Following my brief Kyushu tour and a last visit to friends in Kyoto, I caught the train a few hours to Sasayama in Hyogo prefecture, where I met up with mbira buddy Masa Sakurai who had come from Tokyo to introduce me to senior Japanese mbira sister Yuki-neh (which means Yuki-sister). They have both spent lots of time in Zimbabwe learning from the famous mbira master Gariyakai (please tell me if you know the correct spelling).
Tabla and mbira are a well-matched but rare combo, a meeting across the Indian Ocean. Both instruments have a similar acoustic level and organic tonal quality, resonant tones, and trancey rhythms, and both have a strong association with spiritual music.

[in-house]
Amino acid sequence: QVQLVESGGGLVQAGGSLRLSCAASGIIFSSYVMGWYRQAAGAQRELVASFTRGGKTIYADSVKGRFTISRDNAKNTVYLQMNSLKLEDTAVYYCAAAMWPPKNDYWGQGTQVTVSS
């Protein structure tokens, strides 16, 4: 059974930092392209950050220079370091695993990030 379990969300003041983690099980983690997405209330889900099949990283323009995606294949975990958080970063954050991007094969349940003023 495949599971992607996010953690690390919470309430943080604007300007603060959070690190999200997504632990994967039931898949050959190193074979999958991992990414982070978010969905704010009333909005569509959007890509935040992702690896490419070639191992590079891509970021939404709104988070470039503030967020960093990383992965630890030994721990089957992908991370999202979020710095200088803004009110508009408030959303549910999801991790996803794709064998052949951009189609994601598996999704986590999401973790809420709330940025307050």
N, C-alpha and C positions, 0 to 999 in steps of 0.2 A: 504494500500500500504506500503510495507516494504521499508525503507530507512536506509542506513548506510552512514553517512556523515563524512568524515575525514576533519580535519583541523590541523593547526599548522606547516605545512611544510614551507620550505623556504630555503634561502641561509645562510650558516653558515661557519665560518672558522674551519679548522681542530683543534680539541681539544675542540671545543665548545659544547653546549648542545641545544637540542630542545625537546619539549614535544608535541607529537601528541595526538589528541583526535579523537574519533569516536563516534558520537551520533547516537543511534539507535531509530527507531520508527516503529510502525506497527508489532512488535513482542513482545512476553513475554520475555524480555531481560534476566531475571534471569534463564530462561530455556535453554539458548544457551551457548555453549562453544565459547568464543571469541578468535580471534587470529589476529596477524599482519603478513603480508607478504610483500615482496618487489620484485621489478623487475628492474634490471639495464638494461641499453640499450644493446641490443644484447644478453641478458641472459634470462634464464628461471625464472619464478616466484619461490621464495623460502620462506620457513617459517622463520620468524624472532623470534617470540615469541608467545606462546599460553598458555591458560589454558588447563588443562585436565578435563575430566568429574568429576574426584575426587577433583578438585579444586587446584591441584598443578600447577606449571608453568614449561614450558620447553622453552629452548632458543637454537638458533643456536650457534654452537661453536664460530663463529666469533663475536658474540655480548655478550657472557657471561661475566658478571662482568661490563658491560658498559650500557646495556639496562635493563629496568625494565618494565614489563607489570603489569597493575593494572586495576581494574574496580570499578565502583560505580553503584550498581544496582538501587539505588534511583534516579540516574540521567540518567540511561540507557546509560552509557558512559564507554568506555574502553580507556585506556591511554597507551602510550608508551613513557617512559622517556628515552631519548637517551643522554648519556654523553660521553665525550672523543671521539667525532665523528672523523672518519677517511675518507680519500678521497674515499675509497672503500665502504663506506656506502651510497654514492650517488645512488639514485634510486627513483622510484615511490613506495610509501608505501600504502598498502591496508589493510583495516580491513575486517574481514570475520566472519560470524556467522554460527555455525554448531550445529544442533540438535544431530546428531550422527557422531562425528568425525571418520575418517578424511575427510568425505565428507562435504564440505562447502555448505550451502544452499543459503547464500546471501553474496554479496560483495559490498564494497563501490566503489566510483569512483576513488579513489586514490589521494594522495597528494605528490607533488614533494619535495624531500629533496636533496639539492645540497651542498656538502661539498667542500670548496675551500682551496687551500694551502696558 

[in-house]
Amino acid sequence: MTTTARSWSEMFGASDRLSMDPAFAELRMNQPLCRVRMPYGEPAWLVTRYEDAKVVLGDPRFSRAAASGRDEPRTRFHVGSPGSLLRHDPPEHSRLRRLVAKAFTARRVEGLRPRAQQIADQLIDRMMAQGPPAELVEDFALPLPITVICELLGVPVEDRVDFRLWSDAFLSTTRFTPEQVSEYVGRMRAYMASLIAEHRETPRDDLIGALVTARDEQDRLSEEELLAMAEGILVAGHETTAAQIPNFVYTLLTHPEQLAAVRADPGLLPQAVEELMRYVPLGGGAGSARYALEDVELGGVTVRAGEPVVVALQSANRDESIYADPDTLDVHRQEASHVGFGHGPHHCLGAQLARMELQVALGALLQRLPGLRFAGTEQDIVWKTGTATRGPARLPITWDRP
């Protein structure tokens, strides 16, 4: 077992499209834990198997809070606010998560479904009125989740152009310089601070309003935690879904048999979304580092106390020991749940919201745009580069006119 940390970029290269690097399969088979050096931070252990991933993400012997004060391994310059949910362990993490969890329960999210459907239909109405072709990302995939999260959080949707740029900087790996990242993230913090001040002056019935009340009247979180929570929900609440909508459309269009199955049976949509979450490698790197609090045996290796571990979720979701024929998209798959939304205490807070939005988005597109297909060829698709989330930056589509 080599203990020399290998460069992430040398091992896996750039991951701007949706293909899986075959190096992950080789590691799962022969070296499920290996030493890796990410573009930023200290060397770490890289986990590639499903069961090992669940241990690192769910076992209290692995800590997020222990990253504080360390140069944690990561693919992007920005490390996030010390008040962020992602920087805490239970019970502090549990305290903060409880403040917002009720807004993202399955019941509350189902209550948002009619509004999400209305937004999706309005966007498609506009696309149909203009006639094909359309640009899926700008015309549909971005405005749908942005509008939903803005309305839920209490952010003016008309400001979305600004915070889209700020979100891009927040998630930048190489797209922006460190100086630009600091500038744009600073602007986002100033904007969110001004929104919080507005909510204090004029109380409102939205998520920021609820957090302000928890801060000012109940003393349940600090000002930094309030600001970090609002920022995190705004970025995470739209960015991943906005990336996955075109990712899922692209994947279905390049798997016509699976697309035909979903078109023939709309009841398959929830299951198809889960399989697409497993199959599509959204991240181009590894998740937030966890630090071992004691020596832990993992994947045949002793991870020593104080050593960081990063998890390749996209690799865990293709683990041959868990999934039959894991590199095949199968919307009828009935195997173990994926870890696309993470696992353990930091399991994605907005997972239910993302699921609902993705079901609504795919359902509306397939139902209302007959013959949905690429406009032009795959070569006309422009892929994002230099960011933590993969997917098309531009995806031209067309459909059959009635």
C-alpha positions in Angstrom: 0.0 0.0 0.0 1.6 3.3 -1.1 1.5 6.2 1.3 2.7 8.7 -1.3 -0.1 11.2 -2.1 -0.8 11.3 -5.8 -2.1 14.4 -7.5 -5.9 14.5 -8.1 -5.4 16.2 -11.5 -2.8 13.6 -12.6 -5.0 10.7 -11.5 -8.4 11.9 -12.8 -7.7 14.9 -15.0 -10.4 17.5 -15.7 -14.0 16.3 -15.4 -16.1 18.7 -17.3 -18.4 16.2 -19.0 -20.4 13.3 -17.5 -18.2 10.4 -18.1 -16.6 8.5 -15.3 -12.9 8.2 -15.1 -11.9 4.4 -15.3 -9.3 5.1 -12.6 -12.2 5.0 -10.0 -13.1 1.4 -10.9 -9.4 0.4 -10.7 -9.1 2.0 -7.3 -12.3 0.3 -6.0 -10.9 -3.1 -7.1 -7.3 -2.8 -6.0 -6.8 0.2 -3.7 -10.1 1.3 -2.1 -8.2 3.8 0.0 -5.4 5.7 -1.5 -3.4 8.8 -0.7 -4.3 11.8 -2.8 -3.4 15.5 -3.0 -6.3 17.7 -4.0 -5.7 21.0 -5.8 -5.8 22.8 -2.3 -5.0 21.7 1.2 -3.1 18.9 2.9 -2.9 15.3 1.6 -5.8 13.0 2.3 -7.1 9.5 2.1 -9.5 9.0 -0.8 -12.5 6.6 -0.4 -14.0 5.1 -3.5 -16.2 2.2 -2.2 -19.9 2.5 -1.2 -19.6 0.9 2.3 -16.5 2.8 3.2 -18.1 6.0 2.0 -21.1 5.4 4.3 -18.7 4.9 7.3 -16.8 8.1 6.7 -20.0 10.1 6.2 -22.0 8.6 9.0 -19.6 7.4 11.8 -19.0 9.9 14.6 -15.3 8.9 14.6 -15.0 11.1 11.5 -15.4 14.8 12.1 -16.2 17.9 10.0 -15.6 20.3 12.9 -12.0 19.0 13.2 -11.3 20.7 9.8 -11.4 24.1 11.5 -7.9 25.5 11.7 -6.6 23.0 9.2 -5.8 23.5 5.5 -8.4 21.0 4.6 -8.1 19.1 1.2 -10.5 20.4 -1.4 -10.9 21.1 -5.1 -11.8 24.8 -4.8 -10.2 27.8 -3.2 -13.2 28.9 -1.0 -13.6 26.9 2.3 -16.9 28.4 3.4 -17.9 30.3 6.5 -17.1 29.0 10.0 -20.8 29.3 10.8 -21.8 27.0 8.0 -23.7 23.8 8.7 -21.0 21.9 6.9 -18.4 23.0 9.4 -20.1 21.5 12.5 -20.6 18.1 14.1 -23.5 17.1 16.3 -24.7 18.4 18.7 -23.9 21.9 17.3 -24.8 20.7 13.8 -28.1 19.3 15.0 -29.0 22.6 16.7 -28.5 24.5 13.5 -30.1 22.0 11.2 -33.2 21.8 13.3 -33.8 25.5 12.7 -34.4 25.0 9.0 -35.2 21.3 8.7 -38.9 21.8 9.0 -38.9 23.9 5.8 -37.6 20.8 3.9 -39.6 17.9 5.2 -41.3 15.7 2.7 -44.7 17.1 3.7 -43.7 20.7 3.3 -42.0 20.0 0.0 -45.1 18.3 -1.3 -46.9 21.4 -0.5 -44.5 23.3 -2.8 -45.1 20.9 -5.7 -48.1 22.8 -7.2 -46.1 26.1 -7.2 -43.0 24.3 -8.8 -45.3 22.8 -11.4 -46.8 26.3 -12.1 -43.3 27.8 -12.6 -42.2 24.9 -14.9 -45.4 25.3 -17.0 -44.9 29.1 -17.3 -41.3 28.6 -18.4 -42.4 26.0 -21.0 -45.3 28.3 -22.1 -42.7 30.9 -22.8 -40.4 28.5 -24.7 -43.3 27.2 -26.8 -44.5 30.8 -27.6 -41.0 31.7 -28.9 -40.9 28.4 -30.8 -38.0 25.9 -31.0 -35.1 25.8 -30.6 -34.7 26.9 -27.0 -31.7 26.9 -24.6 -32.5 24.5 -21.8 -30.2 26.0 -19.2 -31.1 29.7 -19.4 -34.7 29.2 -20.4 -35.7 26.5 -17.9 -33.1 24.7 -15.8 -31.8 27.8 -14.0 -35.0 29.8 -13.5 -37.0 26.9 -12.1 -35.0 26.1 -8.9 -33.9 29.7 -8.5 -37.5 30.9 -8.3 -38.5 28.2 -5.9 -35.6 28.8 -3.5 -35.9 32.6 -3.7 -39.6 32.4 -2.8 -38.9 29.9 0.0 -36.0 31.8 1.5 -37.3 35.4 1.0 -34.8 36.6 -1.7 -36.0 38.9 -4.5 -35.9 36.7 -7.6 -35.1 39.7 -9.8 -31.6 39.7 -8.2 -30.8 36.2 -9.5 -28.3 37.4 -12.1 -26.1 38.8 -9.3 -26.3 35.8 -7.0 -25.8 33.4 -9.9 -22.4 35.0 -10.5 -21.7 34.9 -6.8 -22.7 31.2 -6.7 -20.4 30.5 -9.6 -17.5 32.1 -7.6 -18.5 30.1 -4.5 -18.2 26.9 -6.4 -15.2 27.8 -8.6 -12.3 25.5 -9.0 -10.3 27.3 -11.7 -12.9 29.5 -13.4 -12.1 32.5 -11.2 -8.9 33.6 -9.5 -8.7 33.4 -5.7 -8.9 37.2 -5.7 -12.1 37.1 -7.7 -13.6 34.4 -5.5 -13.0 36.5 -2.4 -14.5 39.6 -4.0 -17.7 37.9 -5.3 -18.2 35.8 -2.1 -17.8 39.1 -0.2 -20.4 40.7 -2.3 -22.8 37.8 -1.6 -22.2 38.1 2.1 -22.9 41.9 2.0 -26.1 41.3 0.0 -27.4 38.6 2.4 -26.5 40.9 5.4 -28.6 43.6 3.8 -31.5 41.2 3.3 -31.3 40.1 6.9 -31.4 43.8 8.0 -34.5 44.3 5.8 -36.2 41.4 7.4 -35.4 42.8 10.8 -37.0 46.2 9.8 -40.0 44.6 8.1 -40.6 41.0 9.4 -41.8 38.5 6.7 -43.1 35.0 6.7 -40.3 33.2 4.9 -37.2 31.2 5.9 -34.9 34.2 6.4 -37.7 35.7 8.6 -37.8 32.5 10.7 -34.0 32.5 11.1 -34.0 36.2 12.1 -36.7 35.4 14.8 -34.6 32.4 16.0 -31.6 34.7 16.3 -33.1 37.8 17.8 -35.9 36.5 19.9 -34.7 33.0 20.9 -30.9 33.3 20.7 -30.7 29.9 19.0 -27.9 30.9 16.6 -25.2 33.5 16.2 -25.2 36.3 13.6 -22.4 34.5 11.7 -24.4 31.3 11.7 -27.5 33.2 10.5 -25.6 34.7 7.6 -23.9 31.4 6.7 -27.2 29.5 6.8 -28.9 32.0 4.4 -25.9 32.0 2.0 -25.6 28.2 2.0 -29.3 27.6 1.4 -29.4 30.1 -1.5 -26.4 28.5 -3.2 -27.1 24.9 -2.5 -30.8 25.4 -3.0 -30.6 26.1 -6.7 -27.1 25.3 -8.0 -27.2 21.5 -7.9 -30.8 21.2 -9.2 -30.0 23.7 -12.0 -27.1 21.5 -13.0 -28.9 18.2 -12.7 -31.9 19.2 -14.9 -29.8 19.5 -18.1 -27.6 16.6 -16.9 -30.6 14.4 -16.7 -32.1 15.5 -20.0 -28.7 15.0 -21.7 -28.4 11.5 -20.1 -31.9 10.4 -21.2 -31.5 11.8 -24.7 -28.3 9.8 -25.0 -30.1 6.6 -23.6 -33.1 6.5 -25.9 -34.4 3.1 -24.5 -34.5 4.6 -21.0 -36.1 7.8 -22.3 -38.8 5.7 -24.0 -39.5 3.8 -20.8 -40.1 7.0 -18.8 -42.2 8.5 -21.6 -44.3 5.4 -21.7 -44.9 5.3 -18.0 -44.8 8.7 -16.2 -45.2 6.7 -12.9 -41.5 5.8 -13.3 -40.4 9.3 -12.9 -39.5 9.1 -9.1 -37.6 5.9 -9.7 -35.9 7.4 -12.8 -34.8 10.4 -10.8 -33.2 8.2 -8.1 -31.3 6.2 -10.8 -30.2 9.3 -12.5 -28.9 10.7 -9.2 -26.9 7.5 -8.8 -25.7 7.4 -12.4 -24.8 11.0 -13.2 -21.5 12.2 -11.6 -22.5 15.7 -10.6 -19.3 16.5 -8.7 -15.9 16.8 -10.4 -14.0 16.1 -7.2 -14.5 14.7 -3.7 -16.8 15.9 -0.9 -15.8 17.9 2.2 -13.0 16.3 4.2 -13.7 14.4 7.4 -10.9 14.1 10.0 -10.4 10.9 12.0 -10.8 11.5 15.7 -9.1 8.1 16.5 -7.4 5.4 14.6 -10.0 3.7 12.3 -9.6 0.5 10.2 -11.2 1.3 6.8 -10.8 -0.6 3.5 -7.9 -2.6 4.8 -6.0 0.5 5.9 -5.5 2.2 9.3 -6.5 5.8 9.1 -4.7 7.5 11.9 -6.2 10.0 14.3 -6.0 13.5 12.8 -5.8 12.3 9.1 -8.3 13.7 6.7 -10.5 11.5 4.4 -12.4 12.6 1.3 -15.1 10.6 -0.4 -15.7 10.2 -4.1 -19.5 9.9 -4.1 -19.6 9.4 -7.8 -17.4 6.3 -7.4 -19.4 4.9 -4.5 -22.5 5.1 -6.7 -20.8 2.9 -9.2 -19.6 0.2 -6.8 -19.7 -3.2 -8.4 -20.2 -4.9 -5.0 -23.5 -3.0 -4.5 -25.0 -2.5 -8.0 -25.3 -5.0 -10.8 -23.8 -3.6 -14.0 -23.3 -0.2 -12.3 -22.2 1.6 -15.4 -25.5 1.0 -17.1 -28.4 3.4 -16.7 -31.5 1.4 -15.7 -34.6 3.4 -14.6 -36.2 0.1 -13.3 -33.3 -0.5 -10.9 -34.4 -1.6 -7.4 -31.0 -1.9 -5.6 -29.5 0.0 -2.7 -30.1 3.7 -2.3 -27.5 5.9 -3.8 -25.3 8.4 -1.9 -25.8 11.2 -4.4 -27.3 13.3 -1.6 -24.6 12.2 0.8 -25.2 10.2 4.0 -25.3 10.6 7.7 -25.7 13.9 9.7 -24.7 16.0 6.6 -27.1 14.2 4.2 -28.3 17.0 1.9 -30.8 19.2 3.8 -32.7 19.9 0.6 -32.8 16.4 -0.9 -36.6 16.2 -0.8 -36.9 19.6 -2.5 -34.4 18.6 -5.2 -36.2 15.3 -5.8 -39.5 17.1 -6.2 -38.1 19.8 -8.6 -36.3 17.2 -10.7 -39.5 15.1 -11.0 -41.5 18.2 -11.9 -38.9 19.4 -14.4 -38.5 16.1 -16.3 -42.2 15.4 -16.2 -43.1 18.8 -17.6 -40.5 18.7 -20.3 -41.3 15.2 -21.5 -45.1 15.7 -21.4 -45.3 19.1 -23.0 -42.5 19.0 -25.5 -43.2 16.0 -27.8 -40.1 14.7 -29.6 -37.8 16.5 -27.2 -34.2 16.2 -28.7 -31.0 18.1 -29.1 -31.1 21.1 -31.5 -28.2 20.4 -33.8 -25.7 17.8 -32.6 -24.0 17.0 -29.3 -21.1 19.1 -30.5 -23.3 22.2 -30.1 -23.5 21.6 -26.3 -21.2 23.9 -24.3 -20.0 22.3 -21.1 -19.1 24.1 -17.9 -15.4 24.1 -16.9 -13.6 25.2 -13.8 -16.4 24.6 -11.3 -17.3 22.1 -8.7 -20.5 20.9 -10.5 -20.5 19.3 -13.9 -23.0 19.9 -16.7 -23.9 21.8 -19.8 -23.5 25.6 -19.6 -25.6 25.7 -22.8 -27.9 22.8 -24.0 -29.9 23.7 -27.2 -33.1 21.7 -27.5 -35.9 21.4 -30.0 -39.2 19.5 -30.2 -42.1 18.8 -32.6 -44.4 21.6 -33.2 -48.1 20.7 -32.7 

After a brief tabla-mbira session, we went to a really amazing multi-level onsen and had a yummy winter nabe and a few drinks. Then Yuki-neh says "Now we are good and drunk, we should play mbira. You have to be drunk to really play mbira."
Normally I don't drink and play tabla, but if trying to mix with the Zimbabwean spirit one should do as the mbira-masters do. Mbira music is used for spirit-medium work and the trancey repetitive 6 beat rhythms and offbeat melodies are very powerful consciousness transmuters, taking one's mind out of the normal mode. A bit of alcohol stops the conscious mind stepping in and inhibiting the process. I found myself in a place of no thought, playing tabla in completely new ways along with the mbira music. More of that please.